Inside View: The Pandemic as Accelerant

2020 was a year of disruption and change. For many in the legal profession, it was a year of working from home, with even the most fervently old-school quarters forced to adapt to the technology of “Zooming,” ensuring you weren’t muted or unmuted at the wrong time, that your internet connection was “stable,” and that your client wasn’t casually snacking during a hearing.

The pandemic has sped up the evolution of our courts and how we do our work. In a little less than a year, Zoom hearings and even trials are routine and this has saved many clients considerable time and money, as two writers in this issue note. Some of these processes may outlast the pandemic and help ensure courts, interpreters, and legal assistance are accessible far more often and broadly than before. Our profession and our court systems have rapidly adapted to the virtual world and that’s a testament to both; given the right pressures, we can find ways to deliver services and justice more conveniently and efficiently.

Unfortunately, the pandemic didn’t halt orsuspend legal problems. Some of the most vulnerable in our society have seen debt and stress skyrocket. While we as lawyers and legal professionals may have found our lives adaptable to the world of remote business, for some of our clients, the pandemic has not postponed anything except a key hearing or the end of their cases. While court hearings were continued and backlogs of motion hearings, default hearings, and trials built up, justice was delayed as the courts were adjusting to business in light of public health protections. As two writers in this issue describe, these delays coupled with the harsh realities of the pandemic have highlighted some of the fractures in our system, with problems worsening for those on the brink of losing their home or their immigration status. Stopgaps and automatic continuances have maintained an already tenuous status quo while disparities based on wealth, race, and status appear to have worsened.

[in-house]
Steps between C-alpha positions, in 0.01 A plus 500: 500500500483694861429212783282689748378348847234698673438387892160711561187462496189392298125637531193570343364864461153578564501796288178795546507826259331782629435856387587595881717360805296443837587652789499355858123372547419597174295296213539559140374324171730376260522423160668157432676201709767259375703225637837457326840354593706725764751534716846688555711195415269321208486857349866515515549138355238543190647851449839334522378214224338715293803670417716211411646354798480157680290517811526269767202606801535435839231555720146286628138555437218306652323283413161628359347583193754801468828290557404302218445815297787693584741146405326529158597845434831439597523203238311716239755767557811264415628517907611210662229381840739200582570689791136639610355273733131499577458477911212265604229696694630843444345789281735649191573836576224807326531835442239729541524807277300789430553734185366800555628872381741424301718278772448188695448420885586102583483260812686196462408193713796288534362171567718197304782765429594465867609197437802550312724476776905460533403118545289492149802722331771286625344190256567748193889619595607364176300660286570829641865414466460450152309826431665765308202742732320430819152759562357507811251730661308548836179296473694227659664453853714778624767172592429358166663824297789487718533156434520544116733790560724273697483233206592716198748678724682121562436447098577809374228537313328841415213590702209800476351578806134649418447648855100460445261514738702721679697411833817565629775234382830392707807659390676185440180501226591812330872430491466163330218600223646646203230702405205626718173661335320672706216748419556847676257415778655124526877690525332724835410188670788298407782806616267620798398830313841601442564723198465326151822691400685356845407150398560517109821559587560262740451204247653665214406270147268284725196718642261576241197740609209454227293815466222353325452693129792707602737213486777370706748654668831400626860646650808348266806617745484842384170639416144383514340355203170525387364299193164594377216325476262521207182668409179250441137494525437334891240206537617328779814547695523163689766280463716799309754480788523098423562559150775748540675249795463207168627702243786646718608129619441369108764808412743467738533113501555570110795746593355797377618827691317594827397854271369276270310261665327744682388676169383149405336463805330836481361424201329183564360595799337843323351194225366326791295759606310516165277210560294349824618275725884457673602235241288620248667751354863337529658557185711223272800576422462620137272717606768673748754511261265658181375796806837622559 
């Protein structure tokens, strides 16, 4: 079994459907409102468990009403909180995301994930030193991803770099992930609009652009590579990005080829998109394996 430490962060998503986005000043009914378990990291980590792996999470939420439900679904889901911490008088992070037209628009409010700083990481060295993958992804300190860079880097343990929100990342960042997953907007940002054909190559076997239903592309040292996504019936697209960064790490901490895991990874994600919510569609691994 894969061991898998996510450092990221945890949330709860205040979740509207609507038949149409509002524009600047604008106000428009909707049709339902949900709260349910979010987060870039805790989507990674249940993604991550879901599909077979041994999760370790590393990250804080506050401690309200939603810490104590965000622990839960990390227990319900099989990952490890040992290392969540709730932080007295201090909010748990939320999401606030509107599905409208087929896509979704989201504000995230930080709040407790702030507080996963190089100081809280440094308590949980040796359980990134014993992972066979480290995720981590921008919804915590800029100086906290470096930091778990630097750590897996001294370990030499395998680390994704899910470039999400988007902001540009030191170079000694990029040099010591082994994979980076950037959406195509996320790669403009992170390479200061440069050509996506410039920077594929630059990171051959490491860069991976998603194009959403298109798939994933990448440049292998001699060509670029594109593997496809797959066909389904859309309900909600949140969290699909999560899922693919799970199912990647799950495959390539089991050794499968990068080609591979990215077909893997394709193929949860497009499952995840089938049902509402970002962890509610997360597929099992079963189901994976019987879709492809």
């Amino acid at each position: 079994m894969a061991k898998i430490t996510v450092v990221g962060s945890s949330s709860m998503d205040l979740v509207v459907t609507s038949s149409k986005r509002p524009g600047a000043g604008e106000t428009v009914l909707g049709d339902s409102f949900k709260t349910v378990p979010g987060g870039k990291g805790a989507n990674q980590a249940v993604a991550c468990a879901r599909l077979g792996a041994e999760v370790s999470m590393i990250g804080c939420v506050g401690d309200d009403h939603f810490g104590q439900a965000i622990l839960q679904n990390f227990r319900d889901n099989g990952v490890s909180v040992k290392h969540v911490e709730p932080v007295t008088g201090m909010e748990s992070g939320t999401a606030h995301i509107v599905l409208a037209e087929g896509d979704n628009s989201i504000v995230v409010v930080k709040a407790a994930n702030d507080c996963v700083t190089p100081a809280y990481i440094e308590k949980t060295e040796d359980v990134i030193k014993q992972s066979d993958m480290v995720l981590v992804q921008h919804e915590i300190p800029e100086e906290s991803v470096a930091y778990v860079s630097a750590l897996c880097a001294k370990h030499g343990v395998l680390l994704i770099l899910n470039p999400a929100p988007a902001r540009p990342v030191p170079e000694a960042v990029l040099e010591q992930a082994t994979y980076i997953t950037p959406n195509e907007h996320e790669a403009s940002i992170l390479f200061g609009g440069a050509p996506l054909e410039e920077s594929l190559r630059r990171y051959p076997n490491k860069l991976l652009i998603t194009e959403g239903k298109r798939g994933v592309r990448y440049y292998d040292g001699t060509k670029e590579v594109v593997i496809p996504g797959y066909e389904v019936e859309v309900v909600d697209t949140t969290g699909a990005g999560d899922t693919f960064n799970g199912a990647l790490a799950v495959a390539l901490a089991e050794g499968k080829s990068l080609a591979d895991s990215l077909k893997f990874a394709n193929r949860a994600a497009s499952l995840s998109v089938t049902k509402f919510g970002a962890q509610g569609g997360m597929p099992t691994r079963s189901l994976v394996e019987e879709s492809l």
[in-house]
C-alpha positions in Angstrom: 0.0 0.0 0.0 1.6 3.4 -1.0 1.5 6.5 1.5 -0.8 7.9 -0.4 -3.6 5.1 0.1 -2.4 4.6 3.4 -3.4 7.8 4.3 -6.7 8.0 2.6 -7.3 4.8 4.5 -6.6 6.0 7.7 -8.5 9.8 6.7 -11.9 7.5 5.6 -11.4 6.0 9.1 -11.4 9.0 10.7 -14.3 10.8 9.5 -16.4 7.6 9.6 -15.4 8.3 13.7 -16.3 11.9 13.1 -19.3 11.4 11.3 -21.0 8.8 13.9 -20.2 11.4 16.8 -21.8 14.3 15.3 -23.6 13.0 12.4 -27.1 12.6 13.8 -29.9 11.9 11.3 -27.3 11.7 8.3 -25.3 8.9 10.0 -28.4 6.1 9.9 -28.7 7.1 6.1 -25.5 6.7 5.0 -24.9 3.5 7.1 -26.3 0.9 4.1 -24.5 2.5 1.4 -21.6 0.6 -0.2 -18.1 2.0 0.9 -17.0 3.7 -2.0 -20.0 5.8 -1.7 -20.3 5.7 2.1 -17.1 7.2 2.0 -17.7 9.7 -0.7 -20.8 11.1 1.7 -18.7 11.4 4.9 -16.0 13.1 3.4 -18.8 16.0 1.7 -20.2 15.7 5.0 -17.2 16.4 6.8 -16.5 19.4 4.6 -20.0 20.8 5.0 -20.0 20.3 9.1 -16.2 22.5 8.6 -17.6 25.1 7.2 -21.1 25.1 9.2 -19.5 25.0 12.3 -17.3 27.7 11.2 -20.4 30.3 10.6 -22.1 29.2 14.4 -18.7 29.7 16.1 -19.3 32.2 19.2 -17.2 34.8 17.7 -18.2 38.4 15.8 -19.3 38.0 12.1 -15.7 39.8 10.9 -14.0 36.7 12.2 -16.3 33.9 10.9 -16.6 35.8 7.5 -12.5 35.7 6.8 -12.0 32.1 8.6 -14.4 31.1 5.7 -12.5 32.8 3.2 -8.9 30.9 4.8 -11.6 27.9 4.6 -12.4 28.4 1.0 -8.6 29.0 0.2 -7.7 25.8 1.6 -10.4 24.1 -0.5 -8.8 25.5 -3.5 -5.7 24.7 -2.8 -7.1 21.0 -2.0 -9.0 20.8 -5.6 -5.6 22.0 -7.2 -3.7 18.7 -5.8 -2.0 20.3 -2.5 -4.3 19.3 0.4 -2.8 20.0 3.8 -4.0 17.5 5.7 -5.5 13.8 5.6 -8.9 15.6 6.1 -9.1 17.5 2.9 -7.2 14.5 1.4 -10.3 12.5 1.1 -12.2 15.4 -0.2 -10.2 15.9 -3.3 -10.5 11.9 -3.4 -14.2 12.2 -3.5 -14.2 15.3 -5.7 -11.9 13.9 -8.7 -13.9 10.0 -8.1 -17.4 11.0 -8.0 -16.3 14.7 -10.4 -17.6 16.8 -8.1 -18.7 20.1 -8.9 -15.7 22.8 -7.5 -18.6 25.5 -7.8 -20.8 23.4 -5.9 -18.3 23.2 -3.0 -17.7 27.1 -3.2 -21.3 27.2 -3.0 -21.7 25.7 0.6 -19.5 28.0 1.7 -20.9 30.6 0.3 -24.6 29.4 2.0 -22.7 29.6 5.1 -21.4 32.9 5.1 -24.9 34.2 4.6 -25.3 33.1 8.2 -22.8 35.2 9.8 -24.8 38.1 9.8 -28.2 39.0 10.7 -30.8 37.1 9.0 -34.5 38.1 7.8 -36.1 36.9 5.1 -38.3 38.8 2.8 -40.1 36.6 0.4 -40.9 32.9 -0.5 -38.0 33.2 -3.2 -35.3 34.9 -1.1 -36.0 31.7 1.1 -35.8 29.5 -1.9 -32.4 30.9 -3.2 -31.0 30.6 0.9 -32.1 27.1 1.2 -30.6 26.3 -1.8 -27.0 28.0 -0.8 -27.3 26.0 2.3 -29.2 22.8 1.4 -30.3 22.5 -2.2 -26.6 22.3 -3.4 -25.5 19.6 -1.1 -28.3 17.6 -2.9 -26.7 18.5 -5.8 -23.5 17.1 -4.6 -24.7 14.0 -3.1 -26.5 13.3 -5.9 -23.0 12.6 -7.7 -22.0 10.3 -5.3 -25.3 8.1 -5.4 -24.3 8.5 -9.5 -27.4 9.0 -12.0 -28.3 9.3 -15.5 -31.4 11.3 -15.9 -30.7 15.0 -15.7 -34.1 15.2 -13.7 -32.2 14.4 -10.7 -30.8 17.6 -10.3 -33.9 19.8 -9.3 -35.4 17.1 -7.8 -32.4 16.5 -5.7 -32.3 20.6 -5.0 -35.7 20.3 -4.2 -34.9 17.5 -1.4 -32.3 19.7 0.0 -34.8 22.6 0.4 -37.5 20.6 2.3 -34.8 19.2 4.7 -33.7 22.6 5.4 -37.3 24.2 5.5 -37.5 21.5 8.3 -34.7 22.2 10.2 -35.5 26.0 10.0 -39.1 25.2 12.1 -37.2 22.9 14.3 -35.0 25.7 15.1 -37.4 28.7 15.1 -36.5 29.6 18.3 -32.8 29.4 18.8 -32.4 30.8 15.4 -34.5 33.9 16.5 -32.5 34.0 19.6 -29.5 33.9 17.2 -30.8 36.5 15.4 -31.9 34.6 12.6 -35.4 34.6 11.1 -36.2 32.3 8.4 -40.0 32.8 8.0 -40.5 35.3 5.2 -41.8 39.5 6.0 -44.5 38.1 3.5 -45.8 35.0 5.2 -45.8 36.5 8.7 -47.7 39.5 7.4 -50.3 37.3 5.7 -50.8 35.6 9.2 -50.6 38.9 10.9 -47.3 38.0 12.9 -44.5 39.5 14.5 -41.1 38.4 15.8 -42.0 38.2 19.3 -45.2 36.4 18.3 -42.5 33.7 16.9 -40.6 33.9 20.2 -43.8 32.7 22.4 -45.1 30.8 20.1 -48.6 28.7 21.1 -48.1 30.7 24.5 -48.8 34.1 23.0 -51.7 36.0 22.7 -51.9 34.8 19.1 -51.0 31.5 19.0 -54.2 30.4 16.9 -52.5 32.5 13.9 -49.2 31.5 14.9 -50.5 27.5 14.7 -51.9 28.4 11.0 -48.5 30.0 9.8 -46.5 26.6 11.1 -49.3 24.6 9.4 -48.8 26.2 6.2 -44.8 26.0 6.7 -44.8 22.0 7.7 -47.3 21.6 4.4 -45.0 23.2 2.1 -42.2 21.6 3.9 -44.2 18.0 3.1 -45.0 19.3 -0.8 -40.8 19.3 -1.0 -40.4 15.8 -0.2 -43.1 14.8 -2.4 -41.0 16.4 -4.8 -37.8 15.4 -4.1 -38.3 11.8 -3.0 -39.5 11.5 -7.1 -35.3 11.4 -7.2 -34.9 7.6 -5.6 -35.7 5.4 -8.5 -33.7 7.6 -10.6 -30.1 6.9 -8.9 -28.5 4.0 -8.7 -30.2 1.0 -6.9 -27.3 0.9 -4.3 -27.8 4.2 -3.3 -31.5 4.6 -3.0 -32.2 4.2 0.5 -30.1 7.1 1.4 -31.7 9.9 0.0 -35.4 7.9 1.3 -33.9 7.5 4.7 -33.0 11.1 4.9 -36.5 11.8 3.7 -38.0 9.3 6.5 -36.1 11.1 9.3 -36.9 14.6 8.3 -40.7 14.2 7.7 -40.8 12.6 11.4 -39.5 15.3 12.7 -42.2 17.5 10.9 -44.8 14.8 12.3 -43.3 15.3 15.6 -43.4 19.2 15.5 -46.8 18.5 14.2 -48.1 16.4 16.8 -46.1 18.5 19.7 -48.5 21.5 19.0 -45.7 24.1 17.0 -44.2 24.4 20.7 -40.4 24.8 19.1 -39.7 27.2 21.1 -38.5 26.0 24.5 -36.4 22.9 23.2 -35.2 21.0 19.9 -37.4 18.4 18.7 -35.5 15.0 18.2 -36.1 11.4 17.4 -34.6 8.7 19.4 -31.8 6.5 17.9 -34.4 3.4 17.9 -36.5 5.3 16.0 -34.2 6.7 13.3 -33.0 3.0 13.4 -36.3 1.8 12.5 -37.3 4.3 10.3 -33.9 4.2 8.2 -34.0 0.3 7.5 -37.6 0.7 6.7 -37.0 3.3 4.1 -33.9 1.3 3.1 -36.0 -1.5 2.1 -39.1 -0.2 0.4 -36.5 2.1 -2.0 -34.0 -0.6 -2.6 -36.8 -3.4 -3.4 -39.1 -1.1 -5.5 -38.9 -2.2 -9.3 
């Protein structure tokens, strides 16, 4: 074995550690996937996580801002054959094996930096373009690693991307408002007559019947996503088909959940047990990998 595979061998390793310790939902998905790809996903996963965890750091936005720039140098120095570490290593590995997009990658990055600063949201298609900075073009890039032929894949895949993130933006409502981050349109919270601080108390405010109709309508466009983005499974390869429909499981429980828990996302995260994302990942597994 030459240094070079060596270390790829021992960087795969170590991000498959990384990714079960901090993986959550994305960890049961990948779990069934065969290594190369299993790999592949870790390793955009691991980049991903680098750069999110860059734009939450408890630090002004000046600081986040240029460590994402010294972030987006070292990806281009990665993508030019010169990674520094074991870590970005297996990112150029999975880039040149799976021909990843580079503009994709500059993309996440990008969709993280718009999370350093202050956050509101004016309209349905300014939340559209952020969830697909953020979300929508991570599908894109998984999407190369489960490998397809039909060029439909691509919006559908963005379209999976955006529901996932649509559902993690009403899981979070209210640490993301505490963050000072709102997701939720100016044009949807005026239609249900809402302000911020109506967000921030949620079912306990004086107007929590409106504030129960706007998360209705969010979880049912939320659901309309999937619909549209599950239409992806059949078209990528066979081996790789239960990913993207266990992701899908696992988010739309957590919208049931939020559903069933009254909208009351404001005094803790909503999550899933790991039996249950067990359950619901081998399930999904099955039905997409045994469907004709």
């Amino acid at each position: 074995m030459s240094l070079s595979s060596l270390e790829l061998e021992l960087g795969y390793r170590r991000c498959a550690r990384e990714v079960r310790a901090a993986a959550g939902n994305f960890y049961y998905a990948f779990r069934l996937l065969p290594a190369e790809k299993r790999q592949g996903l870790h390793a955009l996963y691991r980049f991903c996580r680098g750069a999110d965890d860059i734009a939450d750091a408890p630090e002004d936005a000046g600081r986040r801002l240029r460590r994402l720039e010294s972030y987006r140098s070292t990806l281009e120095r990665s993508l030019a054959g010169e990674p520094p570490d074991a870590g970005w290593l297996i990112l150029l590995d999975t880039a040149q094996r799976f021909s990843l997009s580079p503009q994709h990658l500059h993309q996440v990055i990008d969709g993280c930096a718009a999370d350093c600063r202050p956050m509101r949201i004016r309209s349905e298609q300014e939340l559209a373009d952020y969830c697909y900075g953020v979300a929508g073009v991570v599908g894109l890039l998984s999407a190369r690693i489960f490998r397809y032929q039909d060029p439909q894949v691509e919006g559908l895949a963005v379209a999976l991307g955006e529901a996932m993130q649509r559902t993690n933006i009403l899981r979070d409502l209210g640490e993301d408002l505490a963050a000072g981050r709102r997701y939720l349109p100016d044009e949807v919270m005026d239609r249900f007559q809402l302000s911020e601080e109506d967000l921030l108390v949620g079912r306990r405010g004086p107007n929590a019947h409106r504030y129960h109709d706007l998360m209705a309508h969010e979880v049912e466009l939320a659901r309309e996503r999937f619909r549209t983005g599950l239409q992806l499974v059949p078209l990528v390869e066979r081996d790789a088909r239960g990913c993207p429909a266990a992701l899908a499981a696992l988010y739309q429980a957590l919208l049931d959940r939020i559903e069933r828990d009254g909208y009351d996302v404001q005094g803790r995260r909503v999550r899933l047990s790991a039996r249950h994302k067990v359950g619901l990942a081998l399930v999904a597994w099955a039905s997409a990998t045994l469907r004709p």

And our own stress hasn’t subsided either. As two other writers in this issue observe, working from home is not itself a solution for achieving work-life balance. In a pandemic, we’ve found ourselves shut off from the socializing of our off-time with co-workers and friends and the invasion of work into our private spaces. It’s easy to guilt ourselves into doing more work when what we need, for both our personal health and our productivity, is to intentionally take care of ourselves, whether it’s through routine breaks, connecting with others, or getting out of the house.

There is a cliff awaiting us at the end of the pandemic, whenever that may be. It’s the cliff of “going back to normal.” We’ve all heard and perhaps thought often enough: begone 2020! But there’s no erasing 2020 and there’s no forgetting it because we still live there. We live in the difficulties and anxieties that 2020 pushed in front of us and those aren’t going away once everyone has gotten the vaccine. The “normal” pre-pandemic was in many ways an enemy to change; for years the legal profession and the courts have been tentative about certain adaptations to our way of doing things and now the pandemic has brought to the fore just how untenable some parts of our legal systems are. This past year, the pandemic year, was an accelerant of change for us all and these changes, at times positive and at others inflaming, will be with us into the future. Rather than pushing past that fact in search of a return to normal, it may be wiser to retain what we’ve learned and move forward with renewed focus on serving the needs of our clients and the public, particularly the most vulnerable. 

Cresston Gackle
March/April Issue Editor
cdg@cresstonlaw.com

Cresston Gackle is a solo practitioner of juvenile and family law and a part-time public defender of children in child protection and delinquency matters. Before entering solo practice, he was a law clerk in the Fourth Judicial District. Originally from Iowa, Mr. Gackle pursued his education at the University of Minnesota as an undergraduate and then as a law student. Pre-COVID-19 pandemic, Mr. Gackle was an avid fair and festival goer and he now spends most of his leisure time learning and playing modern board games online.